Step 2: add the crumbled extra form tofu.
Step 3: stir in the red wine. This is optional, but we think it adds depth to the flavor and makes the sauce color a deeper red because the tofu better absorbs the wine’s color than the tomato’s puree. When you add the wine, you will notice that whatever might be sticking to the bottom of the saucepan will separate and become part of the sauce. This adds a lot of flavors, and it is called the Maillard reaction. This effect reduces the sugars present in the onion. You can choose to use tomato paste (extract) in replacement or in addition to the wine for a thicker and more red sauce.
Step 4: Add the Carrot. It should be shredded.
Step 5: Stir in the tomato sauce and finely chopped basil. Now lower the heat to medium-low. Keep frequently stirring to prevent the veggie crumbles from sticking to the bottom of the saucepan. Let the sauce cook for 30 minutes or until the desired consistency and flavor are achieved.
Step 6: Add fresh basil, salt and pepper to taste and serve immediately on cooked pasta. Use some pasta water to stir in the "meat" sauce.
Keep an eye out; you might want to add ½ cup of water if the sauce is too thick and the flavors are still not optional. This means more cooking is needed.
Hint: Italians say that if you don’t add salt to the boiling water, your pasta will never be well-salted.
You can adjust the thickness of the vegetarian Bolognese sauce for any recipe by simply adding ½ cup of water at a time while cooking. Then, wait until the heat evaporates as much water as you want until you reach the desired consistency.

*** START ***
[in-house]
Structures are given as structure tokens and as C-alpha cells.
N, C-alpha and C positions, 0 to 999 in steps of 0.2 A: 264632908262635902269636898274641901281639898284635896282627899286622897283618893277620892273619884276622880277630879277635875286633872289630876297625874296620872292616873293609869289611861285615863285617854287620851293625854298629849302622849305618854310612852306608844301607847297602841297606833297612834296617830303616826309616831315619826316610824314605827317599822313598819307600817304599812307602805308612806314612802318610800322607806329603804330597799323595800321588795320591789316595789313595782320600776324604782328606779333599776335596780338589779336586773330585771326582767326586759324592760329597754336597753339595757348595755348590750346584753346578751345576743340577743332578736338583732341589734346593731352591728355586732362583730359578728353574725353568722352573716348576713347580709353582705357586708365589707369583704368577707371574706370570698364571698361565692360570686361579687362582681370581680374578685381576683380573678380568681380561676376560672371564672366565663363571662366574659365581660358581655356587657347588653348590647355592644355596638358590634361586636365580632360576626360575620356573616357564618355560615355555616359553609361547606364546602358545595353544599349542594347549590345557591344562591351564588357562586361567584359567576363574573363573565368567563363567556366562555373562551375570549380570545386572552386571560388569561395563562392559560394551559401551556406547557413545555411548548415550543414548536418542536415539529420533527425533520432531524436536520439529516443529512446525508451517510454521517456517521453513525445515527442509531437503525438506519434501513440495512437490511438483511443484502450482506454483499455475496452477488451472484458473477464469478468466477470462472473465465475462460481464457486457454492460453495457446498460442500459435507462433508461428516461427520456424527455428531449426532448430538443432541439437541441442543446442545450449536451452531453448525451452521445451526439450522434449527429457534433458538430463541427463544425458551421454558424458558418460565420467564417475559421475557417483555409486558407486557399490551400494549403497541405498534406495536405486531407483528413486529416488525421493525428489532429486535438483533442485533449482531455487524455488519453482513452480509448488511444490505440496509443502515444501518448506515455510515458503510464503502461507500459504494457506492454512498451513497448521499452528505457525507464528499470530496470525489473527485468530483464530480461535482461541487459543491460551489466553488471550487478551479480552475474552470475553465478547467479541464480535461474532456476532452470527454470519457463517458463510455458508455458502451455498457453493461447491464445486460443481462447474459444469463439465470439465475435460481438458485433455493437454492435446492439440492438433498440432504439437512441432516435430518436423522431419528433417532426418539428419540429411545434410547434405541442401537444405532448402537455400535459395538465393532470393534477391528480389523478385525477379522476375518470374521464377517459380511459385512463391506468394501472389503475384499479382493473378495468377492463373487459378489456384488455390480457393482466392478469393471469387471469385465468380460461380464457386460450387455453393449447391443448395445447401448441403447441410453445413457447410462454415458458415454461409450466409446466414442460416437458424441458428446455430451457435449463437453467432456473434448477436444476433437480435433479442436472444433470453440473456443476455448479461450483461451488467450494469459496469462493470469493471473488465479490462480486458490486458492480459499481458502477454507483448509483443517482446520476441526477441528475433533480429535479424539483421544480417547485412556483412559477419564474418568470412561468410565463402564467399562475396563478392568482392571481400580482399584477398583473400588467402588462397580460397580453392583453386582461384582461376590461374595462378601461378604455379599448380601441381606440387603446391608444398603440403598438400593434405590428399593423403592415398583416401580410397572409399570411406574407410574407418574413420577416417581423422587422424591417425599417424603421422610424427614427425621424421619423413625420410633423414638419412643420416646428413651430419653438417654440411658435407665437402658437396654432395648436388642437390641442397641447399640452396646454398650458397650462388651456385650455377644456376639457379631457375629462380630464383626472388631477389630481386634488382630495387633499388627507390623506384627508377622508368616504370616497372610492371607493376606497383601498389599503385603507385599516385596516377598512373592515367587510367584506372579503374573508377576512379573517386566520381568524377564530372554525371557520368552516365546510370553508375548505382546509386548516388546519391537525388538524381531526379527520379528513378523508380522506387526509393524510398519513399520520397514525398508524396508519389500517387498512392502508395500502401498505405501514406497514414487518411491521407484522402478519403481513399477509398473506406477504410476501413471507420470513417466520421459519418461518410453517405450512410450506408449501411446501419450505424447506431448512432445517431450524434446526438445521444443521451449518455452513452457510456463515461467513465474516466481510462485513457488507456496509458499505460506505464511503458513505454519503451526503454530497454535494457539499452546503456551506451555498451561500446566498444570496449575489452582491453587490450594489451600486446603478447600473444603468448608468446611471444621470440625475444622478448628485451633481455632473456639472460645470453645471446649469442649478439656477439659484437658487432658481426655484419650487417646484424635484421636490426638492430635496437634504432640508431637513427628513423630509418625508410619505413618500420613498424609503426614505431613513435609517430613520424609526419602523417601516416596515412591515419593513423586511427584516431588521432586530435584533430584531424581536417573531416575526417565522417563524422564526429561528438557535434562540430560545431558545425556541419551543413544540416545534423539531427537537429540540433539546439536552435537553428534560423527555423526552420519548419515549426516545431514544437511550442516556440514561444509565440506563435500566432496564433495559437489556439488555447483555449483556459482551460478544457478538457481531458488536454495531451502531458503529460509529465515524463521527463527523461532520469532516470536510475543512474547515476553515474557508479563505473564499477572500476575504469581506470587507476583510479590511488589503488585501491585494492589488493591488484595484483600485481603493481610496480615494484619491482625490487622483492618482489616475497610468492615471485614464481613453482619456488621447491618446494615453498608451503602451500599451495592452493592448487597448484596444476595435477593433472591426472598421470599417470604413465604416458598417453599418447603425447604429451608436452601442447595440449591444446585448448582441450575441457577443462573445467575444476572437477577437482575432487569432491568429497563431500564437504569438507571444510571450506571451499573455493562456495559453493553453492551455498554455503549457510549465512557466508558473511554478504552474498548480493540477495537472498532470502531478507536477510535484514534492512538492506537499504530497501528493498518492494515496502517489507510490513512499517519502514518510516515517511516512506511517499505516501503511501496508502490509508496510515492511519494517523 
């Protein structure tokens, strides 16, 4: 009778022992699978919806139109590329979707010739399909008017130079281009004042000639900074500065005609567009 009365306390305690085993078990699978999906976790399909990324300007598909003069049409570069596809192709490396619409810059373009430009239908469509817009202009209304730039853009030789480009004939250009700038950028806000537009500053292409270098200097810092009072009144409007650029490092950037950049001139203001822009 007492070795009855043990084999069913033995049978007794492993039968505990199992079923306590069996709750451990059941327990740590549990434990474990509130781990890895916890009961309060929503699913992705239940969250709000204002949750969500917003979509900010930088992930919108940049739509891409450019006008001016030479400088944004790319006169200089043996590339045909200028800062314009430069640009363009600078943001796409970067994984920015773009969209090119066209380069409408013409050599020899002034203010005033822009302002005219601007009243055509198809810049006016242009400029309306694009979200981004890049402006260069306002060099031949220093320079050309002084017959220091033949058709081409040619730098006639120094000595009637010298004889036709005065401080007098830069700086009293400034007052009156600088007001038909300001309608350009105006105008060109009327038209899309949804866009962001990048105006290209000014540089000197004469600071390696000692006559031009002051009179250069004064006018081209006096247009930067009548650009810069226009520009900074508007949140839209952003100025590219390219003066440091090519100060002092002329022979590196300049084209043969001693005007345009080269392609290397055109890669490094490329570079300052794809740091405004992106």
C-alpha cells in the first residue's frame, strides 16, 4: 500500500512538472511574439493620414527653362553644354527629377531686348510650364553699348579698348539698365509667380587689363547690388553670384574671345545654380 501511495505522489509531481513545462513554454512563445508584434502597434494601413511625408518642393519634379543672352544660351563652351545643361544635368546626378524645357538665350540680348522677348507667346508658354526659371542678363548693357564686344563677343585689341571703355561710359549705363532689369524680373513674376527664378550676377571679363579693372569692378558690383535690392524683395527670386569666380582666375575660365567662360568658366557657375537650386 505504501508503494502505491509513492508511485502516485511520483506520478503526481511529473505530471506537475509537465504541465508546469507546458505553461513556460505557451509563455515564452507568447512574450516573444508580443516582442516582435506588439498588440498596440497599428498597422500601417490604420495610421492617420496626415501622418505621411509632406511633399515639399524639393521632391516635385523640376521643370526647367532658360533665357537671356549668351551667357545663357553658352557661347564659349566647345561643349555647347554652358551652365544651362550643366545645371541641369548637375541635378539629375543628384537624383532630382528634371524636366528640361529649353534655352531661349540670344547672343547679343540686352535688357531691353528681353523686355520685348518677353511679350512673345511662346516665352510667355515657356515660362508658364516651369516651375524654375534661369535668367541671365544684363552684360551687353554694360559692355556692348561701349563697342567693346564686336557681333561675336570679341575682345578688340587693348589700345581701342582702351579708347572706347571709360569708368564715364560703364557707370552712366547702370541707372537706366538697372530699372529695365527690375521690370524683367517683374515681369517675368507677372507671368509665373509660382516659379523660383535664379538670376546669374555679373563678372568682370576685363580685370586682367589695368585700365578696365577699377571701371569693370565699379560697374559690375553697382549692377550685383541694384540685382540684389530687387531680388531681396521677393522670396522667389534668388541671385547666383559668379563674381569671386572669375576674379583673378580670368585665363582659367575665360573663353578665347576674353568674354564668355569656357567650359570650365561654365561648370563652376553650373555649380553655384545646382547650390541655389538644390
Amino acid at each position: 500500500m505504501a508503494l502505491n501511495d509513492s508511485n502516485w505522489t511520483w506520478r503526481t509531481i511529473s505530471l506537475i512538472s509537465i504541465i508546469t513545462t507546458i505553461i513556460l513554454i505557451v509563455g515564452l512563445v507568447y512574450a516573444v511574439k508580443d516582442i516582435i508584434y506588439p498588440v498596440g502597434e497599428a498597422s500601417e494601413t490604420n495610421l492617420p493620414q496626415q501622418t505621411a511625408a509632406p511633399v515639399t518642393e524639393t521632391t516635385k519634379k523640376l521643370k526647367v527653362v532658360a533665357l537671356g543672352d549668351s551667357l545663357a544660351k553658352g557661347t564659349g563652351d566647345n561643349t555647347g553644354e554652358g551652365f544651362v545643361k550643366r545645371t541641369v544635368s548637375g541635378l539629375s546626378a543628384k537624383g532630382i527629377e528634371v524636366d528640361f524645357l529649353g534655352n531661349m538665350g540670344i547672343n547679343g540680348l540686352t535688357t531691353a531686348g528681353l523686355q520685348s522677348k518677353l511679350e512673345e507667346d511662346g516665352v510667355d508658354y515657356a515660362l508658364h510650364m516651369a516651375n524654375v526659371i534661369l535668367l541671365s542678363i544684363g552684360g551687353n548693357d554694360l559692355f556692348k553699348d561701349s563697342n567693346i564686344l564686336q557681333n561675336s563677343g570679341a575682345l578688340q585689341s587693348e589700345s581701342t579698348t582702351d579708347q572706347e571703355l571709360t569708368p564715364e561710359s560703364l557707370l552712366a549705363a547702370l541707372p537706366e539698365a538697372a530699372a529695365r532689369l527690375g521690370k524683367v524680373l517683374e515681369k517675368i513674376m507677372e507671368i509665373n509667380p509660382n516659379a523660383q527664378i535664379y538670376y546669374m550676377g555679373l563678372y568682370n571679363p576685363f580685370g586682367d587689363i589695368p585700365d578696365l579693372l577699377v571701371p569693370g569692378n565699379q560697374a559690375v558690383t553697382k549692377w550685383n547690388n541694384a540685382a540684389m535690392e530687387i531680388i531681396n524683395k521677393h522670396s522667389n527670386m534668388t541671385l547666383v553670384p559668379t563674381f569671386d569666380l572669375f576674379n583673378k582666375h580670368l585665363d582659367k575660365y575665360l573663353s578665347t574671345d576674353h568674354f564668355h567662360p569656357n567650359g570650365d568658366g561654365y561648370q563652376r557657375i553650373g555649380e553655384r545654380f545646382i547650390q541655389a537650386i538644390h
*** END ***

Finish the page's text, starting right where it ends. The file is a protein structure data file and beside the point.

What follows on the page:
Spicy - add red pepper flakes (pepperoncini) to add a spicy note.
🥢 How to serve
Normally you just put it on top of your cooked pasta and optionally add some olive oil and parmesan. We love topping it with our Homemade Vegan Parmesan cheese with a base of walnuts and nutritional yeast or a base of sunflower seeds, which makes it cheaper.
You can also mix it before serving to make things easier in a family setting.
- Nuts - if you have a nut allergy, you can substitute the walnuts for the same weight as extra-firm tofu.
- Herbs - feel free to change basil for oregano. It is a matter of personal taste. I tend to use more dried oregano for this easy vegan bolognese sauce as stuffing for empanadas or polenta.
- Crushed tomatoes - you can use tomato canned tomatoes instead.
- Tofu - you can use your favorite vegan mince, soy curls, or mock meat.
- Pasta - use gluten-free pasta for a gluten-free pasta dish. You can also serve it with spaghetti squash or zucchini noodles.
Leftover bolognese sauce freezes and thaws very well. We love making it in large quantities because we use it for many other recipes.
Simply store the tofu pasta sauce in an airtight container and keep it in the freezer for up to 3 months. To thaw, leave it in the refrigerator the night before using it. You will notice that after thawing, there will be liquid at the bottom, don't worry; it will be incorporated back into the sauce as you reheat it.
If you want to add some extra flavor, here are some suggestions.
You can add an organic vegetable broth cube and try some marjoram or oregano, garlic powder, and basil.
One that you would not think of but can add a very interesting note is a secret ingredient, and it will make your vegan bolognese taste as if it came straight from "la cucina della Nonna": Nutmeg. It really makes it taste like a traditional bolognese, definitely one of the best foods to eat in Italy, and also a super easy vegan sauce to make.